Research Article
The Role of Genetic Mutations in Gene GNAQ in Sturge-Weber Syndrome
Shahin Asadi
Corresponding Author: Dr. Shahin Asadi, Division of Medical Genetics and Molecular Pathology Research, Harvard University, Boston Childrens Hospital, USA
Received: November 04, 2019; Revised: January 13, 2020; Accepted: November 11, 2019 Available Online: December 10, 2019
Citation: Asadi S. (2020) The Role of Genetic Mutations in Gene GNAQ in Sturge-Weber Syndrome. J Cell Signal Damage Assoc Mol Patterns, 1(1): 15-19.
Copyrights: ©2020 Asadi S. This is an open-access article distributed under the terms of the Creative Commons Attribution License, which permits unrestricted use, distribution, and reproduction in any medium, provided the original author and source are credited.
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Sturge-Weber Syndrome (SWS) is a rare disorder characterized by the association of a facial birthmark called a port-wine birthmark, neurological abnormalities and eye abnormalities such as glaucoma. SWS can be thought of as a spectrum of disease in which individuals may have abnormalities affecting all three of these systems (i.e., brain, skin and eyes) or only two or only one. Consequently, the specific symptoms and severity of the disorder can vary dramatically from one person to another. Symptoms are usually present at birth (congenital), yet the disorder is not inherited and does not run in families. Some symptoms may not develop until adulthood. SWS are caused by a somatic mutation in the GNAQ gene. This mutation occurs randomly (sporadically) for no known reason.


Keywords: Sturge-weber syndrome, Genetic mutations, GNAQ gene, Glaucoma, Seizure


Sturge-Weber syndrome is a rare genetic disorder that affects the development of certain blood vessels and causes disorders in the brain, skin and eyes. Sturge-Weber syndrome has three main features: congenital red or pink congestion on the face, a brain disorder known as leptomeningeal angioma and increased intraocular pressure (glaucoma). It should be noted that not all people with Sturge-Weber syndrome have these three characteristics together [1].


Most people with Sturge-Weber syndrome are born with pink or red congenital lunar symptoms. This type of lunar eclipse is caused by the enlargement of small blood vessels (capillaries) near the surface of the skin. The eclipse of the moon is usually initially flat and may vary from orange to dark purple. In people with Sturge-Weber syndrome, the appearance of a lunar eclipse is often seen on the forehead and eyelid skin. Eclipse usually occurs on one side of the face but can also occur on both sides of the face [1,2] (Figures 1 and 2).

In Sturge-Weber syndrome, there is usually abnormal formation and growth of blood vessels in the two thin layers of tissue that cover the brain and spinal cord. This disorder, called leptomeningeal angioma, can disrupt brain blood flow and lead to brain tissue destruction (atrophy) and calcium deposition (calcification) in the brain, sub-angiomas or cerebral arteries. Decreased blood flow due to leptomeningeal angioma can cause stroke in people with Sturge-Weber syndrome [1,3].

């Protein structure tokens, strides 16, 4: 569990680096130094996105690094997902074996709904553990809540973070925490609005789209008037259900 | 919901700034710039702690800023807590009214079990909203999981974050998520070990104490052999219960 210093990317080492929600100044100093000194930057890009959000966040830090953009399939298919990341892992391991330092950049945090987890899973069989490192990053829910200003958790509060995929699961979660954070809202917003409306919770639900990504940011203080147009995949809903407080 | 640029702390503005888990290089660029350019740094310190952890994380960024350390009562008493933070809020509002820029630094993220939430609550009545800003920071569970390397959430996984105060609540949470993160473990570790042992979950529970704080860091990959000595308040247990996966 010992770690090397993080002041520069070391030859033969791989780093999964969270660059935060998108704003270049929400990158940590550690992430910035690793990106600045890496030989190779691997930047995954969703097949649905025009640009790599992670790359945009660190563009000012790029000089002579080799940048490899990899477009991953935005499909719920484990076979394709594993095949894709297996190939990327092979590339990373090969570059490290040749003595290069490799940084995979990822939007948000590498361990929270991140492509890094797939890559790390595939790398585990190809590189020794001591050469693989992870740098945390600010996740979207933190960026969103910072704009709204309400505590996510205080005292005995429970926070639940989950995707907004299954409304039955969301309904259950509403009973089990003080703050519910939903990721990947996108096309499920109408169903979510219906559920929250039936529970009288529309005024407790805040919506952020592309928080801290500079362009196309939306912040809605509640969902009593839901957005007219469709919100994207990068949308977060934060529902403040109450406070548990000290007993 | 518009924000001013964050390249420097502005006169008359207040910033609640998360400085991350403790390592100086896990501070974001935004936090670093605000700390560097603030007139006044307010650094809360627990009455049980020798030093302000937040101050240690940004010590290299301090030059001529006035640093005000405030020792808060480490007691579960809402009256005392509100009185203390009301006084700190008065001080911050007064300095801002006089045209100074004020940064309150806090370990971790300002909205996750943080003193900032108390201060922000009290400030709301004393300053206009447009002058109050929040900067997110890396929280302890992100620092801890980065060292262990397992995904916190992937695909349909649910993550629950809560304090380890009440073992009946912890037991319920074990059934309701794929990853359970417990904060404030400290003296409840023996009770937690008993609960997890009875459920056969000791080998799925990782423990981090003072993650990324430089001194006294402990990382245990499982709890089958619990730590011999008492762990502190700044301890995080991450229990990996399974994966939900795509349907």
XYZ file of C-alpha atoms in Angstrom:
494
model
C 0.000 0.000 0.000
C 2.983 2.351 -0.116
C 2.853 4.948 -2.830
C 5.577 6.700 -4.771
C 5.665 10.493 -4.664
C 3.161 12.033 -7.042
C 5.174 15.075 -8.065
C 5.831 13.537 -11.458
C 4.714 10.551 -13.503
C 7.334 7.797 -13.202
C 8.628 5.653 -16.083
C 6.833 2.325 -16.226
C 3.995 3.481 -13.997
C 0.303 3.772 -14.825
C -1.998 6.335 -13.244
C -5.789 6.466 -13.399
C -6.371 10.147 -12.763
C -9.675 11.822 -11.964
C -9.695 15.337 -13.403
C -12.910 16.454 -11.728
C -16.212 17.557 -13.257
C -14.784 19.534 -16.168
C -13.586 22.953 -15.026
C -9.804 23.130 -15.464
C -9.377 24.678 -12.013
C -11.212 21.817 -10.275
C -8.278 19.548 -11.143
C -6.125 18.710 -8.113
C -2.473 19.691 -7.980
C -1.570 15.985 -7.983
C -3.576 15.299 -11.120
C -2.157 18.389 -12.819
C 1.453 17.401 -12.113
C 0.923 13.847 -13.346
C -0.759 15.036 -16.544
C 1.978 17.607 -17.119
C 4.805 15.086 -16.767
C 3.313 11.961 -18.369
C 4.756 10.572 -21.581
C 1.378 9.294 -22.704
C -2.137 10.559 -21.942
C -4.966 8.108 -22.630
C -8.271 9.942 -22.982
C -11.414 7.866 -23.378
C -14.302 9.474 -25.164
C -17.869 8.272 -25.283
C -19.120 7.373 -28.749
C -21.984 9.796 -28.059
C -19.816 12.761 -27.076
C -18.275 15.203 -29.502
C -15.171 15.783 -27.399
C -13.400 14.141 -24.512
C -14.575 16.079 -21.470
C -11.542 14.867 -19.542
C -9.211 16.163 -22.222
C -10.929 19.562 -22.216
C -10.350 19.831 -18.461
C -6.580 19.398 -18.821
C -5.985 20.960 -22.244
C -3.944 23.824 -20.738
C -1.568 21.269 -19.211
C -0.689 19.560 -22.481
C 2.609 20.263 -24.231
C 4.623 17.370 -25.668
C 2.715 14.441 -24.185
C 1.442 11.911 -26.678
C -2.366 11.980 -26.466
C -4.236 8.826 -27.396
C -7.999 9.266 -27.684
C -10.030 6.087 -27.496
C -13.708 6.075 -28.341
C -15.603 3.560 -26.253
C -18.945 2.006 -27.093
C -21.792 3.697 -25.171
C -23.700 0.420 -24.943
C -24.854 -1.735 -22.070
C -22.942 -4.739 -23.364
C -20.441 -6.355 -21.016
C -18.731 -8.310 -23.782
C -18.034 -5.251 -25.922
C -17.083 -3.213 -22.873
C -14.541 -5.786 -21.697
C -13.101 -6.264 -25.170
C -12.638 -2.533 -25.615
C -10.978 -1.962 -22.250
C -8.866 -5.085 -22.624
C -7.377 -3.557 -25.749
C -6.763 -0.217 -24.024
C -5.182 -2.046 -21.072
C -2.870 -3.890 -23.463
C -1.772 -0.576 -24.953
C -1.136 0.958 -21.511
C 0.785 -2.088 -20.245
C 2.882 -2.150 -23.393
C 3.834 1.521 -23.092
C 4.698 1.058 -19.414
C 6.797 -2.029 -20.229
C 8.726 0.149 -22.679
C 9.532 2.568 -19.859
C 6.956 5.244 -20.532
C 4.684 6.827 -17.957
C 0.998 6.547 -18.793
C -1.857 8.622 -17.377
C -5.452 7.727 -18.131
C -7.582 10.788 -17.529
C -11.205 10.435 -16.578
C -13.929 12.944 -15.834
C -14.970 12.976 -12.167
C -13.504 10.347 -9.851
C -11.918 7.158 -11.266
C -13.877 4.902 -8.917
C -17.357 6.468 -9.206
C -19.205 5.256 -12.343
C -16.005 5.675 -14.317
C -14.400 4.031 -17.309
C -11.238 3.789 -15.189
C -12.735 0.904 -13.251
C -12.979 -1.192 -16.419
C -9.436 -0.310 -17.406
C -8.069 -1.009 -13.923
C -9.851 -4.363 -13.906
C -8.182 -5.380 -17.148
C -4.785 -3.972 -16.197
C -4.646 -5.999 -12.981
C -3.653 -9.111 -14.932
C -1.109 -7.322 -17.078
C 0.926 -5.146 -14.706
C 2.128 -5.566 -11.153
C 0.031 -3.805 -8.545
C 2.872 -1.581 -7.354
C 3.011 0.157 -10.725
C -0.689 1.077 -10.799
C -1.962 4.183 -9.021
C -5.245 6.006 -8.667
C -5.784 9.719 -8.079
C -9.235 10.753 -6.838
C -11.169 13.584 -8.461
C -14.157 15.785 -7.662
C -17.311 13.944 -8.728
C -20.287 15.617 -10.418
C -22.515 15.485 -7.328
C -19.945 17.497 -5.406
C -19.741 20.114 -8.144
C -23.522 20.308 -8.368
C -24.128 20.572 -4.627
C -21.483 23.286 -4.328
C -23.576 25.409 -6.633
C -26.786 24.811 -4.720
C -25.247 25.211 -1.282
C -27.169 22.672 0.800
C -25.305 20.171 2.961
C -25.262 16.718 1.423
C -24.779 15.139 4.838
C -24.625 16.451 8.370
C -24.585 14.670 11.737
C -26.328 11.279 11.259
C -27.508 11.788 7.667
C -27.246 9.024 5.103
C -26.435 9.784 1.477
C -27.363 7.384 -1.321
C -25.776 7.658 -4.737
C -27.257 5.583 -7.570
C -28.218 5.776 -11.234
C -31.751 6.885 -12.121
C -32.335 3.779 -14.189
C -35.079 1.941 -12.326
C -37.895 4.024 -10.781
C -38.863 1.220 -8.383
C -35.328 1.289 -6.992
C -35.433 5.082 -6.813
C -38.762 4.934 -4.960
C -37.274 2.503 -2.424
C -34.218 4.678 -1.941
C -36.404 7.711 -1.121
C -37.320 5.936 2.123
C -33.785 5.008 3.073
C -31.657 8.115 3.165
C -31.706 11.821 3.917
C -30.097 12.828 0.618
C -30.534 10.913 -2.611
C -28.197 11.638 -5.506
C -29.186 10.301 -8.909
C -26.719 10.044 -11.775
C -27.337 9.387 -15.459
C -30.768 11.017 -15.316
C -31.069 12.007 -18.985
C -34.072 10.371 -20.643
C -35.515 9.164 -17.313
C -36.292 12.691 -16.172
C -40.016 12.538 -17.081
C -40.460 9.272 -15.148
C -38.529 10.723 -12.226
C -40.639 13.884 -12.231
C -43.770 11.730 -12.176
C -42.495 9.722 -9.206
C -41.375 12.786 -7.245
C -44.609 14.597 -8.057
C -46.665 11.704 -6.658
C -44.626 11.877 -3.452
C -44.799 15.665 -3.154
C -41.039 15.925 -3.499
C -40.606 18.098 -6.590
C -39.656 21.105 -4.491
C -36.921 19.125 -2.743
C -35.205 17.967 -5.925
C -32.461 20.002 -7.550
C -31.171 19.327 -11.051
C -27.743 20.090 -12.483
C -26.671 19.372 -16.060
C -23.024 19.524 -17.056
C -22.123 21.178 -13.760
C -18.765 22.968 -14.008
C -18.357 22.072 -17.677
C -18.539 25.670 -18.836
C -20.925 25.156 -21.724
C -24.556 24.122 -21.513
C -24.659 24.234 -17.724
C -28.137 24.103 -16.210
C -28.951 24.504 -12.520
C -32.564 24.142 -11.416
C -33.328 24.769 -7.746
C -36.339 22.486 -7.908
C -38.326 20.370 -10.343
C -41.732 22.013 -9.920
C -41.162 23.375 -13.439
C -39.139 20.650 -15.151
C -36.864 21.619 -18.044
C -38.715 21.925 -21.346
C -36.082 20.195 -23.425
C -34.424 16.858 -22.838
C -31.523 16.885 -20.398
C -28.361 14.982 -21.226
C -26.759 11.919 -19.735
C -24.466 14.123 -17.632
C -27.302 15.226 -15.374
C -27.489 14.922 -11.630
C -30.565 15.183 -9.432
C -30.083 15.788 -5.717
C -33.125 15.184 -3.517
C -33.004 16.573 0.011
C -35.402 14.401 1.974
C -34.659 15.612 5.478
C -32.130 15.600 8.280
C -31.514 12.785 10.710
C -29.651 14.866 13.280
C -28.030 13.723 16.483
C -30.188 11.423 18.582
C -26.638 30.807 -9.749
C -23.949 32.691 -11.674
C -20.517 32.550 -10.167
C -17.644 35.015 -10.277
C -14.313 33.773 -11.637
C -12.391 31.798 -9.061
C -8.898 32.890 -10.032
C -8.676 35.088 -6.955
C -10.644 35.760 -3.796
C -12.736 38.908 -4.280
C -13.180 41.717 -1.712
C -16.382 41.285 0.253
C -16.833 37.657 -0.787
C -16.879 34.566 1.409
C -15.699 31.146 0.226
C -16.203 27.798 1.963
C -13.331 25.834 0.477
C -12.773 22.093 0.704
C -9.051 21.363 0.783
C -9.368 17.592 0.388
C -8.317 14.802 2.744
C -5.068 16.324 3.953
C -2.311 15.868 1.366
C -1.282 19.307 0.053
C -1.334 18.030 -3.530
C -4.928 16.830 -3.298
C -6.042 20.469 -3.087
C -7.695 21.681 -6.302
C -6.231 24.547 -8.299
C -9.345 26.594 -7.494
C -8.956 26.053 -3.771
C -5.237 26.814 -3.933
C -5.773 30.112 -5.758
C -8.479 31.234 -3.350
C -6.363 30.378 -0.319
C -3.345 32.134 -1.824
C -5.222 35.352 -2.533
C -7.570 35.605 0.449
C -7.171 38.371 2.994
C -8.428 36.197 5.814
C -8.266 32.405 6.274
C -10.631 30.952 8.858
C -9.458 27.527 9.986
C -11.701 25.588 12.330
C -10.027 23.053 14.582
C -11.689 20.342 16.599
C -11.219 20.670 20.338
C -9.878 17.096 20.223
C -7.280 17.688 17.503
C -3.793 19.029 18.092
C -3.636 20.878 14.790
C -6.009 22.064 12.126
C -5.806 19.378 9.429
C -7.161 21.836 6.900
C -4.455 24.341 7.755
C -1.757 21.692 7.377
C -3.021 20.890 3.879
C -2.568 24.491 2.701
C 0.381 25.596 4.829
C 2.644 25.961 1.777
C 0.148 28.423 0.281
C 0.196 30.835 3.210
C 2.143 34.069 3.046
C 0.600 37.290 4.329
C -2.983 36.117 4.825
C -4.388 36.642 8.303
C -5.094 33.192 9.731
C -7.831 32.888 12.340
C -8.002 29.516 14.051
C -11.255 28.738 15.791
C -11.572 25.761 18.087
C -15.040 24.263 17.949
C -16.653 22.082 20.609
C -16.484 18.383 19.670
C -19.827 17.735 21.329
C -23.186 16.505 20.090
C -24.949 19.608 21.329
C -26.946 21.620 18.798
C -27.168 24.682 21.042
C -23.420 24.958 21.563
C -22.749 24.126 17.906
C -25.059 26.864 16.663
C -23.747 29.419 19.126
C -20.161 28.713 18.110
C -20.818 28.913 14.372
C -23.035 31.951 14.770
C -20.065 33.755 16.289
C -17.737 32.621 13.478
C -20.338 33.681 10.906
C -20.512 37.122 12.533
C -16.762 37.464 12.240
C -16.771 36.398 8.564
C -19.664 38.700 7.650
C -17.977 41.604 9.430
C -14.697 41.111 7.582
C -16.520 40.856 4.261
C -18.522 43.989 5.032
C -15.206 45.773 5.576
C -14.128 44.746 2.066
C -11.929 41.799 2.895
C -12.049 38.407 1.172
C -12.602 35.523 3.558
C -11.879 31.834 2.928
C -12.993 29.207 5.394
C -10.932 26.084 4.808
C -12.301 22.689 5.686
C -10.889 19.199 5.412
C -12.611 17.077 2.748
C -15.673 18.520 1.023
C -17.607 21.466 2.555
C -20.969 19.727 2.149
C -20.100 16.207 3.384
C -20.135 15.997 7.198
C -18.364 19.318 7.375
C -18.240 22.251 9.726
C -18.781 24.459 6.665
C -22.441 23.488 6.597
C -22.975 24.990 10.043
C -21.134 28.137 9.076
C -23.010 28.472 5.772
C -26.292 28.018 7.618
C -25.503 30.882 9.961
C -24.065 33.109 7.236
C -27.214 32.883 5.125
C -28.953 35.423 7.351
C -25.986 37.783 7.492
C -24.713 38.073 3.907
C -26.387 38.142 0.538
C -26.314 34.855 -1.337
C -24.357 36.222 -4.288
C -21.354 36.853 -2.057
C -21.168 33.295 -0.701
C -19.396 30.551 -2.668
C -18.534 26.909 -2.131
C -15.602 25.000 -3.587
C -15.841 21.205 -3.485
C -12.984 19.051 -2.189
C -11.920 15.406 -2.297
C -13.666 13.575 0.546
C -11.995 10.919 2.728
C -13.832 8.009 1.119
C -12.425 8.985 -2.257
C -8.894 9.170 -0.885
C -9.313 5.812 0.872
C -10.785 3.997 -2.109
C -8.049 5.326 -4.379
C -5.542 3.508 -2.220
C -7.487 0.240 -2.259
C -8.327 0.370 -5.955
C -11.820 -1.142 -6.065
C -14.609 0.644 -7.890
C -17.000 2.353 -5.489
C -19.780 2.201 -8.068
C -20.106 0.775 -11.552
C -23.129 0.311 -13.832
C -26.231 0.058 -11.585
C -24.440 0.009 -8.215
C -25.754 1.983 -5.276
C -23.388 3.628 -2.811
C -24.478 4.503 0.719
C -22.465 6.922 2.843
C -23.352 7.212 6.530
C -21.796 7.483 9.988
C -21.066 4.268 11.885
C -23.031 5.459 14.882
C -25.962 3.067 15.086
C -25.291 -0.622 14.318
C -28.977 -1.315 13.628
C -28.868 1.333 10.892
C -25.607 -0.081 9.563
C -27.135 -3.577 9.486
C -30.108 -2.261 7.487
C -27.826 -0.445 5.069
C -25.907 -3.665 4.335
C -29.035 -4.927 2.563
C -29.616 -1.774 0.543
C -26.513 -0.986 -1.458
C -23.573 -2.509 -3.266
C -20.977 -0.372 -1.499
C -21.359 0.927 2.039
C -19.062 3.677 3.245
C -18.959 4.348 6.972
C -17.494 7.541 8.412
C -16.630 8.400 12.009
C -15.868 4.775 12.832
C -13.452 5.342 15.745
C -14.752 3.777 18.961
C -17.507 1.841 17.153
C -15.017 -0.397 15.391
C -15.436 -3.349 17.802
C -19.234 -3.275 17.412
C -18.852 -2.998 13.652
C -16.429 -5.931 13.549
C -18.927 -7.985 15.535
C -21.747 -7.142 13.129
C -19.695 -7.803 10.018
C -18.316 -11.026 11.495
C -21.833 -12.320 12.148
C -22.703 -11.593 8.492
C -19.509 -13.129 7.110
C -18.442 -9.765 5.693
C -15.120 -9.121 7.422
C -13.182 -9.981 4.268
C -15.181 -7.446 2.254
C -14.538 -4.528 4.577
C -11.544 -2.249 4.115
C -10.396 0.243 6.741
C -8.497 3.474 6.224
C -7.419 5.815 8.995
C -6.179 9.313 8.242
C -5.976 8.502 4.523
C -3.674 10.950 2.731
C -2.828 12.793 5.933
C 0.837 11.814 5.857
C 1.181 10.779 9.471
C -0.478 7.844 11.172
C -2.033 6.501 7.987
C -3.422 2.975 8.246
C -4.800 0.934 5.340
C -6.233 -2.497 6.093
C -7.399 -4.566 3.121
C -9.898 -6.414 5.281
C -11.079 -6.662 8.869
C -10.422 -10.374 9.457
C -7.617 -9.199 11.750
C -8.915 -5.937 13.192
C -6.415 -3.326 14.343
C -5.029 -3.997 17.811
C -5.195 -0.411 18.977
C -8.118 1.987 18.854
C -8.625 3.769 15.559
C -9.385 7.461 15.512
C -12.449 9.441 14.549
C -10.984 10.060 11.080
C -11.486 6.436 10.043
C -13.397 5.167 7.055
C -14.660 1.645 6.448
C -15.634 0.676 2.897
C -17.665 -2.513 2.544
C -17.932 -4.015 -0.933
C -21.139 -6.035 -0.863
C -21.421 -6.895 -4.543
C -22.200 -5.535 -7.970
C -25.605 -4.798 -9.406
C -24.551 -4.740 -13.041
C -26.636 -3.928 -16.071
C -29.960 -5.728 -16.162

Other symptoms in Sturge-Weber syndrome include temporary muscle weakness on one side of the body (hemiparesis), visual impairments, seizures, and migraine headaches. In patients with Sturge-Weber syndrome, these symptoms usually begin at age 2. People with Sturge-Weber syndrome have different levels of cognitive functioning, from normal intelligence to intellectual disability [1,4] (Figure 3).

In people with Sturge-Weber syndrome, glaucoma usually occurs early in life or in childhood, which can lead to visual impairment. In some affected infants, the pressure in the eye can be very high, which can cause the eyes to become larger and shiny. People with Sturge-Weber syndrome may experience abnormal blood vessels (hemangiomas) in different parts of their eyes. When these abnormal vessels form in the back of the blood vessel network (choroid), it is known as diffuse choroidal hemangioma, which occurs in about one-third of people with Sturge-Weber syndrome. Disseminated choroidal hemangioma can cause vision loss. It is noteworthy that eye anomalies usually occur on the same side of the face as the affected skin [1,5] (Table 1).



Sturge-Weber syndrome is caused by a GNAQ gene mutation located on the long arm of chromosome 9 as 9q21.2. This gene provides the necessary instructions for the synthesis of a protein called guanine nucleotide bonding (Gαq). Gαq protein is part of a protein that controls signaling pathways to control the growth and function of blood vessels [1,6] (Figure 4).

A mutation in the GNAQ gene that causes Sturge-Weber syndrome disrupts protein production and related function. Therefore, the altered Gαq protein cannot play a role in regulating signaling pathways, thereby causing anomalous signal enhancement. An increase in signal regulation disrupts the growth of blood vessels and causes excessive vascular formation in people with prenatal Sturge-Weber syndrome. Sturge-Weber syndrome does not follow any inherited pattern and occurs sporadically due to new mutations [1,6].


Sturge-Weber syndrome is a genetic disorder estimated to have a prevalence of about 1 in 20,000 to 1 in 50,000 live births. Approximately 3 in 1,000 babies are born with a port-wine birthmark, but only approximately 6% of individuals with a port-wine birthmark on the face develop the neurological abnormalities associated with SWS. The risk increases to 26% when the port-wine birthmark is on the forehead, temple region or upper part of the face. SWS can affect individuals of any race or ethnicity [1,7].